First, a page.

''Tis the Season

Copyright 2003, Traffic World, Inc.

Some of us are born procrastinators. Too late is not a phrase in our vocabulary. For us, holiday shopping sometimes occurs after Christmas. Others plan ahead, make lists and check them twice.

But there is a third group that has timeliness thrust upon it. In this group are employers that need to hire seasonal workers.

Retailers and those that work with retailers know that Christmas is the season of fellowship, family and, well, profits. It''s the biggest shopping season of the year and not to have items in stock is a Scrooge-ish nightmare. But an item needs to be made, stocked and shipped before it first lands on the shelves.

UPS, the world''s largest package delivery company, certainly takes no chances. It starts its holiday forecasting for the next year before Thanksgiving turkey leftovers get cold, said Christine McManus, spokesperson.

UPS finishes its forecasting needs at the start of the fourth quarter. "We can even get it down to how much extra volume per facility. That allows them to staff accordingly," said McManus.

The company hires more than 50,000 temporary workers annually for the holiday season. Some seasonal employees return year after year while others use the employment as a springboard to fulltime work, she said. These hires will move approximately 20 million packages on Dec. 18, the company''s peak day this year, compared with 13.3 million packages on an average day.

UPS moves 300 million packages between Thanksgiving and Christmas.

Most of the positions are entry level, including helpers who ride along with drivers to expedite package delivery, package sorters and package loaders, said McManus. Full-time UPS managers become responsible for managing these additional hires during the holidays.

For UPS, the seasonal hiring is itself a big business. Others should be warned: don''t try this on your own. Even the smallest company - those that need to hire 10 or 12 seasonal workers - can find staffing companies to help, said Jerry Wimer, senior director of operations for Staff Management, a high-volume staffing firm.

He says that companies should plan for training and managing seasonal employees in addition to accurately forecasting how much help they will need. The single biggest mistake an employer can make is to hire seasonal workers on the fly. "When you are in peak seasonal time, that is not the right time," said Wimer.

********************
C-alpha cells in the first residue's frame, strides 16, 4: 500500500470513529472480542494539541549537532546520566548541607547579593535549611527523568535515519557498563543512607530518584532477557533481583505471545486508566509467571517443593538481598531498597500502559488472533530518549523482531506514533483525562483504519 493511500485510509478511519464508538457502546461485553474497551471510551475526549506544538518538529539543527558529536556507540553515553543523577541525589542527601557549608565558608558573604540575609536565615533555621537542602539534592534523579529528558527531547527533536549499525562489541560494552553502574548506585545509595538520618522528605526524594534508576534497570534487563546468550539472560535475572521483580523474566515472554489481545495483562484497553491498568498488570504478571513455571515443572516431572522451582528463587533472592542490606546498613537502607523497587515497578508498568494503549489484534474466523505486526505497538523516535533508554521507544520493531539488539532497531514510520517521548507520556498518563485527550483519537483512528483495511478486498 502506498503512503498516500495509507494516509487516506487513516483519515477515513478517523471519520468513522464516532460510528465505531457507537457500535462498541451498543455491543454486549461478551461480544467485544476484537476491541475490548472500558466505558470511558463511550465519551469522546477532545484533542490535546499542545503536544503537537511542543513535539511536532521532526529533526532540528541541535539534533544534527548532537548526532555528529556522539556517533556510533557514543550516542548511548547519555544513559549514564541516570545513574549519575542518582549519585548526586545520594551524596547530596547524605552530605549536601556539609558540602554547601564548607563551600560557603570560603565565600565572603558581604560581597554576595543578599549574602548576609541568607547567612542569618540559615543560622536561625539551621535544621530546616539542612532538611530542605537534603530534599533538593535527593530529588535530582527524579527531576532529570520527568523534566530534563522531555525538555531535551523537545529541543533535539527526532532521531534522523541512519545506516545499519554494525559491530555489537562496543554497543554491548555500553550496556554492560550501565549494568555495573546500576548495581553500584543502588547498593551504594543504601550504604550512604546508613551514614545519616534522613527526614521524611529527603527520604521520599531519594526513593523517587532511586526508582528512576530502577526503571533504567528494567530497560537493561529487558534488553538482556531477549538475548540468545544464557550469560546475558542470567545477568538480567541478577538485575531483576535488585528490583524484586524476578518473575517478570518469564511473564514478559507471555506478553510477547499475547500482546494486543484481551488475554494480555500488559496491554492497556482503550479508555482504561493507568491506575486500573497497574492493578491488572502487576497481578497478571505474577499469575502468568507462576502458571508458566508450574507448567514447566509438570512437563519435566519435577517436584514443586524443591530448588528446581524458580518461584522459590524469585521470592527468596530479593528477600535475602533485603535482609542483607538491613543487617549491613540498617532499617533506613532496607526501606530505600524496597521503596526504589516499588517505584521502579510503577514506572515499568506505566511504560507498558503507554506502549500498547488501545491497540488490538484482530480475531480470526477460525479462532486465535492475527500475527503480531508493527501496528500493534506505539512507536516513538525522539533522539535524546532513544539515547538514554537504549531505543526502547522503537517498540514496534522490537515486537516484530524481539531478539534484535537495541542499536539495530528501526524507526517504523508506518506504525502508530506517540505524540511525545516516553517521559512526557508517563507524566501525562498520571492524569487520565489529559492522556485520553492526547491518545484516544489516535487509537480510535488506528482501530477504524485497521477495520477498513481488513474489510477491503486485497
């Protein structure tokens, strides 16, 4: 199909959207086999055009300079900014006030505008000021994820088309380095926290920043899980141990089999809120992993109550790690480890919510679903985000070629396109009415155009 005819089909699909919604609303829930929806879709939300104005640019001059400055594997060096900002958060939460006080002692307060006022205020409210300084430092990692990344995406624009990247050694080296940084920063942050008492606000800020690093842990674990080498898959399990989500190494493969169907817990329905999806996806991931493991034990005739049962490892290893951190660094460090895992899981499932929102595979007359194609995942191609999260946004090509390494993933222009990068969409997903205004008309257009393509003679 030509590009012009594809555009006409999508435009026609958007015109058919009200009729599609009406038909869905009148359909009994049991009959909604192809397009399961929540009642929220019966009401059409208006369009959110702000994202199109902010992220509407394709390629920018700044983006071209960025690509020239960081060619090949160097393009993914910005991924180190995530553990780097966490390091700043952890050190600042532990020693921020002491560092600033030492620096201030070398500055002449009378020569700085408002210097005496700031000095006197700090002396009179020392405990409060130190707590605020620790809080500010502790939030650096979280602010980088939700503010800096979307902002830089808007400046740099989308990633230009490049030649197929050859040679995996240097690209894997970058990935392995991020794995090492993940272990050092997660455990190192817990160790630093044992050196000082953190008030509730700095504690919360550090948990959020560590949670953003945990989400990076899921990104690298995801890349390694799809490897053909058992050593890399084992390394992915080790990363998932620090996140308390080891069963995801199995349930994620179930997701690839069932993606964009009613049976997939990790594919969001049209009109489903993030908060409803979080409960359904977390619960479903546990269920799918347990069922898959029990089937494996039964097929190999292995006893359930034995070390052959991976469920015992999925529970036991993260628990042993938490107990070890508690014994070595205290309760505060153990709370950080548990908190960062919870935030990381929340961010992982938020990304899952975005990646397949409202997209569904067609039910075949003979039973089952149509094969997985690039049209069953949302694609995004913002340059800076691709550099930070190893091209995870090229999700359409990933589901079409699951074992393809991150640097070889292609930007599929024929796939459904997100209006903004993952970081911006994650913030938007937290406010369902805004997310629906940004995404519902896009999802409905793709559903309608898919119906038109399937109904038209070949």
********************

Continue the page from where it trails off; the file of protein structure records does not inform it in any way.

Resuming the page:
By planning ahead like UPS, employers can get "a breakdown of what the recruiting market bears. It allows them to do labor forecasting," he said. For example, one employer that uses Staff Management needs to staff a remote location in Kentucky where 45 percent of the population does not have a high school diploma or GED. That needs to be taken into account in training these workers, another important issue for seasonal hires.

This same Internet-based retailer also moves from about 40 employees in the middle of August to 2,000 by the end of December, said Wimer. Three hundred of those workers are highly skilled, including forklift operators, pickers and walkers operating handheld computers. These workers need to be paid for their skills. "I think it''s important to use the same philosophy as with the full-time work force. You get what you pay for. It goes the same for a seasonal worker. You can''t pay everyone the same flat rate," said Wimer.

To reduce the number of highly skilled temporary workers needed, Wimer recommends moving full- time employees to key positions during seasonal peaks. Although many employers, including UPS, are reluctant to do so, it''s a good move because companies have the ability to train those workers in the off-season, he said.

It also alleviates the problem some companies have of not having enough management structure to handle a seasonal work force.

Other ways to reduce cost include lowering overtime, he said. Many companies underestimate the capabilities of their seasonal workers and instead have fewer employees with lots of overtime. A better model is to hire more seasonal staff and reduce overtime hours, said Wimer.

Particularly today, companies have a wide range of highly qualified temporary workers available to hire, he said.

Dave Coons, vice president of sales for PeopleScout, a recruitment firm that is a sister company to Staff Management, recommends that employers start preparing for seasonal staffing no later than the beginning of the fourth quarter of each year.

Employers also need to make sure they got what they paid for from a staffing firm. Wimer recommends companies get promises from these firms in the contract, which many companies are already doing. "Over the last 24 months these outsourced contracts have a lot more teeth to them," he said.

With that done, companies can sit back and hope "It''s a Wonderful Life." "With the proper planning in place just about any job can be done with a seasonal worker," said Wimer.







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